- Director: Jack Cocker
- Producer: Jack Cocker
Rupert Everett is a candid man. He lived the high-life and duly made some mistakes...and, some terrible films...of which he freely admits.
Now, settled in middle-age, Mr Everett has a mission, a passion, an obsession...to bring the latter years of Oscar Wilde's life to the silver screen. He performed these years on stage...to critical acclaim, so - surely - with his name, with the acclaim, with a few notable friends in-tow - funding would not be an obstacle. Wrong! The British Film Institute rejected his application [not even a phonecall from Alan Yentob could convince them otherwise], what followed was a 10-year financial trek...that took him to other countries: Germany, Belgium and Italy...where he found, with conditions, the money he needed.
Mr Everett is a little bitter with the BFI - when you have the likes of Colin Firth, Tom Wilkinson and Emily Watson on-board...who can blame him! He persevered and The Happy Prince was completed...ironically having its British premiere at the BFI: Flare film festival!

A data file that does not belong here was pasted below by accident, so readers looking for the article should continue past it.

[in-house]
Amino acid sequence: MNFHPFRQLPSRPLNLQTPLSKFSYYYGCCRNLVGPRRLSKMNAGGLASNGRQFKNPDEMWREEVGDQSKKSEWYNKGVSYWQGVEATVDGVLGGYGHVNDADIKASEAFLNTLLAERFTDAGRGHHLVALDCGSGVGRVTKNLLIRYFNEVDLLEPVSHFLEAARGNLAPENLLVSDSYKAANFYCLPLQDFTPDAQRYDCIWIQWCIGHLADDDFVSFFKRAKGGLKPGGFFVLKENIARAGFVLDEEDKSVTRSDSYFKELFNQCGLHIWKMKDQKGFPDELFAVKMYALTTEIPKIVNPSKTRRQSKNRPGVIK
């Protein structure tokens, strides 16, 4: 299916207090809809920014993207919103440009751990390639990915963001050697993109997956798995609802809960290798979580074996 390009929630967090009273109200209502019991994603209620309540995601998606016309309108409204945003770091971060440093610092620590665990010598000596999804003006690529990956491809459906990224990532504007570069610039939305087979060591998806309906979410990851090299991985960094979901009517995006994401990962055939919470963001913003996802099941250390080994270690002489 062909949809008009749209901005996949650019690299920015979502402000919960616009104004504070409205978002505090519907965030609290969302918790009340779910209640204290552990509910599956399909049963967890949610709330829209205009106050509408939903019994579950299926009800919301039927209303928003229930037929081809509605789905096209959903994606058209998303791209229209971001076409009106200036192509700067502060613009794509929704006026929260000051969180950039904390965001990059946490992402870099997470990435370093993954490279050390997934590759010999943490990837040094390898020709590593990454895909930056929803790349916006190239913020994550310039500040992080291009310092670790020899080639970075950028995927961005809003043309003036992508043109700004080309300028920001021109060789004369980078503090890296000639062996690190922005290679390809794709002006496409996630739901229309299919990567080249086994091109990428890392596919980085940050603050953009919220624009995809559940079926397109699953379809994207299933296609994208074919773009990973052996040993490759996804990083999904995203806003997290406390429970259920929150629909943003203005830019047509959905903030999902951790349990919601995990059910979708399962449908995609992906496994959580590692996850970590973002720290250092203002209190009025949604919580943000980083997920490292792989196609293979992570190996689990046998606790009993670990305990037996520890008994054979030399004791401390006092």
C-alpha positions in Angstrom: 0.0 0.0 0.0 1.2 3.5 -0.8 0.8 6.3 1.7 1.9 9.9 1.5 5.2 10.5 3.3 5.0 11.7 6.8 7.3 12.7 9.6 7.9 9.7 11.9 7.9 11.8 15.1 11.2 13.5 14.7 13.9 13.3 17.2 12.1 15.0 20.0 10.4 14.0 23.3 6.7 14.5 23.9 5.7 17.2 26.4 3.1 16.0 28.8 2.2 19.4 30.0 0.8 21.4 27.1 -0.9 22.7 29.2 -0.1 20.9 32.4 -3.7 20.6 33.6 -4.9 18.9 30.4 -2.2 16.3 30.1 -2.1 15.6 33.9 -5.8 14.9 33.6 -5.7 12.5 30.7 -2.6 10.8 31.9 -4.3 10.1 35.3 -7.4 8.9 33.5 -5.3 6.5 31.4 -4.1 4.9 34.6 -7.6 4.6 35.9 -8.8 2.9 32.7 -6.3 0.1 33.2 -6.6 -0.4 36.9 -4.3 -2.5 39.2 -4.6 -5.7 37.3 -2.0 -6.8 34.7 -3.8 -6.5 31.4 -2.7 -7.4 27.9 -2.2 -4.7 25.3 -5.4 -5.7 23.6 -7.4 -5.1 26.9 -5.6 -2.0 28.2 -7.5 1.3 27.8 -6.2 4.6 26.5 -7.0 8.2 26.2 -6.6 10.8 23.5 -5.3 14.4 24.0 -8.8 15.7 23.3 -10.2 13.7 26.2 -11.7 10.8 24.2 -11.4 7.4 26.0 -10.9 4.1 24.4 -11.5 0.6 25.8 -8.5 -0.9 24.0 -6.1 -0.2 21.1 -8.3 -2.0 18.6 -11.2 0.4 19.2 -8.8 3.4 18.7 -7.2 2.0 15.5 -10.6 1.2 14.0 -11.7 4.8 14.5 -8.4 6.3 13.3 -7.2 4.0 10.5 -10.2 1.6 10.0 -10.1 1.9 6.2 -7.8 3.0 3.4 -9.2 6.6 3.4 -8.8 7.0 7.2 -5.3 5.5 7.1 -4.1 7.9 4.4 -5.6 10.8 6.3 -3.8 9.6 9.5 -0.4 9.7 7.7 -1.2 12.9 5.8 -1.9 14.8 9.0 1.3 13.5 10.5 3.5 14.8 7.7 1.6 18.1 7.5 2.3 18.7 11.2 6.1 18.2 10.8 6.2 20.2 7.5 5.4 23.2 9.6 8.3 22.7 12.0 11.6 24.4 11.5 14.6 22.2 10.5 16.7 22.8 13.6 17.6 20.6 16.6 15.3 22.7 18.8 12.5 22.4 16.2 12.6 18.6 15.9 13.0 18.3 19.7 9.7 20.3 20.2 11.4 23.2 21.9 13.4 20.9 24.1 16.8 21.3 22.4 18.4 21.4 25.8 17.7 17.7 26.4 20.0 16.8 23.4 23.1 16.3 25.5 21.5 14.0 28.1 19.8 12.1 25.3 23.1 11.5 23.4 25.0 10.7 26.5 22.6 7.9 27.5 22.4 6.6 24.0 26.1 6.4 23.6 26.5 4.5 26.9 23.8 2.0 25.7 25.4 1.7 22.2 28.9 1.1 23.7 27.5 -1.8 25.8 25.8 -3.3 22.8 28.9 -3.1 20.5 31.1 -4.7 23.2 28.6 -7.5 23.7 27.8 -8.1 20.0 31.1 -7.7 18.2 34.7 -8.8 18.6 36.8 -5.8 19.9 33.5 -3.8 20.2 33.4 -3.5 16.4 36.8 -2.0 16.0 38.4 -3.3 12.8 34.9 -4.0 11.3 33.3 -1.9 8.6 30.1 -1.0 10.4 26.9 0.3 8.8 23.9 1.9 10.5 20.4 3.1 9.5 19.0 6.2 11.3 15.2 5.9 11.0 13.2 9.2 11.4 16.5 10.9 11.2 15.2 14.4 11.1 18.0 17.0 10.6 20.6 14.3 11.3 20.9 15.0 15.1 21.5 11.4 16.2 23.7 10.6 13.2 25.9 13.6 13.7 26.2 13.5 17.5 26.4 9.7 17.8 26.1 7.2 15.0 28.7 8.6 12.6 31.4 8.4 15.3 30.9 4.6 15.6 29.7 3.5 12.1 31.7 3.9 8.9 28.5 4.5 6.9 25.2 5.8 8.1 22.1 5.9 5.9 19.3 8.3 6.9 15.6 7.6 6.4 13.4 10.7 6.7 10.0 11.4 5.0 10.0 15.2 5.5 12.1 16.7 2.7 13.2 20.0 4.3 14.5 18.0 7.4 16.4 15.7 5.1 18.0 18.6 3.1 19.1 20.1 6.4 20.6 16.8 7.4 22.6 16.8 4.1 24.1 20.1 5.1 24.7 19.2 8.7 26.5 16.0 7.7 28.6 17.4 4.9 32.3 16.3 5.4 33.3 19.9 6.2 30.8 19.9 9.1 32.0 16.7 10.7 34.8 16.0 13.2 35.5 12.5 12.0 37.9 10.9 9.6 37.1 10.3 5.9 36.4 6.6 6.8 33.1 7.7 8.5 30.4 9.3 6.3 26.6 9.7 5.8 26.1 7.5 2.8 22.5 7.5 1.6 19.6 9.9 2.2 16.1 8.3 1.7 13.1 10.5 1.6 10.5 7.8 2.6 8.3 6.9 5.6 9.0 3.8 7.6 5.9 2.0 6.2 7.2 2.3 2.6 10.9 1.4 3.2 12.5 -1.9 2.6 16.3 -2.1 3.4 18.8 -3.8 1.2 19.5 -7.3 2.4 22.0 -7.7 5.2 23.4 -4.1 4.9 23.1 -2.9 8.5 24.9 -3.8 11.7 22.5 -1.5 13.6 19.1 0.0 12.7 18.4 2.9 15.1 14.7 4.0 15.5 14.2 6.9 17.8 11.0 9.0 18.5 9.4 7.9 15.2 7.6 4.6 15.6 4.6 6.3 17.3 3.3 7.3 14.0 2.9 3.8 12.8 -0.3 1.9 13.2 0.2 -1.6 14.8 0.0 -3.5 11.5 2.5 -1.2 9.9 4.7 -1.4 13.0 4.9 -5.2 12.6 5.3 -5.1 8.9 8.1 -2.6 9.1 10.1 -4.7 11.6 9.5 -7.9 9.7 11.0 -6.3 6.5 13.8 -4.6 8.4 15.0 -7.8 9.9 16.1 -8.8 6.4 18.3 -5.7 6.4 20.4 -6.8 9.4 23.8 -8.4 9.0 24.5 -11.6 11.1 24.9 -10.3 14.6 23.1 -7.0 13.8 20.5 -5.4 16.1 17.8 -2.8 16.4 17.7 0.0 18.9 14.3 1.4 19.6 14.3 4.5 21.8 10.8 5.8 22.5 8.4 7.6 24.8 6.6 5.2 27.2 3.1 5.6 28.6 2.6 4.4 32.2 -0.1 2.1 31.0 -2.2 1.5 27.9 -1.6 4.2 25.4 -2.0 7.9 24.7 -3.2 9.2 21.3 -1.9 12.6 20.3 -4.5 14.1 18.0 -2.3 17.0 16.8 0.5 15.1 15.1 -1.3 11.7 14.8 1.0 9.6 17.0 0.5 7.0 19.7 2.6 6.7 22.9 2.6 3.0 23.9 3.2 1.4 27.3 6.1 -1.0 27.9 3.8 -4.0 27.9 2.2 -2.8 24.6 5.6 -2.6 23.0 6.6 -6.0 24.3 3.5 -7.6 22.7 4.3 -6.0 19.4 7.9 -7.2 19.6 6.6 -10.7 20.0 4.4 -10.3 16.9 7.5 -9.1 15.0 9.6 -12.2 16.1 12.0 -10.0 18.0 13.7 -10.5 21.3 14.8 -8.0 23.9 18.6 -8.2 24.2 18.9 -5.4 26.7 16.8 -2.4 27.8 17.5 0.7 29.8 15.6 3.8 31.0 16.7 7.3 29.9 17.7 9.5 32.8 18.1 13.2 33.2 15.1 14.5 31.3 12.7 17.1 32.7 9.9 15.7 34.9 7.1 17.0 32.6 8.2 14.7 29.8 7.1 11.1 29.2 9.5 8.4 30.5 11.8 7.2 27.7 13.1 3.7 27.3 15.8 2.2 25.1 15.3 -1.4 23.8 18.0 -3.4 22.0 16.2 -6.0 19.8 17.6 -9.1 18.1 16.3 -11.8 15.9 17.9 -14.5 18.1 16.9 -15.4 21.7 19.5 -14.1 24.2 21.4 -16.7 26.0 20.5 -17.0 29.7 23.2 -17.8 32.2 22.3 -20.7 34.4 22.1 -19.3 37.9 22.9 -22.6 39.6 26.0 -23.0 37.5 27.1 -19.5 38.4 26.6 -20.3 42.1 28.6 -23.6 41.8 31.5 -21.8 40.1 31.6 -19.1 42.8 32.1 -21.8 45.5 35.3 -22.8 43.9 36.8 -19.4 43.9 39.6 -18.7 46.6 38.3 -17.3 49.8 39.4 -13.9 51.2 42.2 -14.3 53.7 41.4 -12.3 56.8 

What was meant to be some kind of self-filmed video diary...turned out to be something quite different, Mr Everett took the camera...but, refused to use it...that refusal works in this film's interest.
There's an unmistakable melancholia behind his fading rogue...he has wit, cheek and charm...and, a film to be proud of...a fine portrait of a Another Country's shining star.
As an accomplished writer, Rupert Everett has published two critically acclaimed memoirs and a brace of novels. In 2008 he wrote his first film script: The Happy Prince, a romantic, tragic vision of the final years in the life of that great Irish poet and dramatist, Oscar Wilde. Turning that script into a feature film became an epic 10 year struggle for Everett, calling for reserves of tenacity even he didn't know he possessed. Born To Be Wilde joins Everett in 2013, halfway through his decade-long odyssey. Alan Yentob chronicles his journey from initial peppy optimism, through numerous false starts and setbacks, to eventual glory. The five year timespan allows us to understand what a towering achievement it is to get ANY movie made, and how impossibly hard it is to make a good one - the lunatic serendipity required.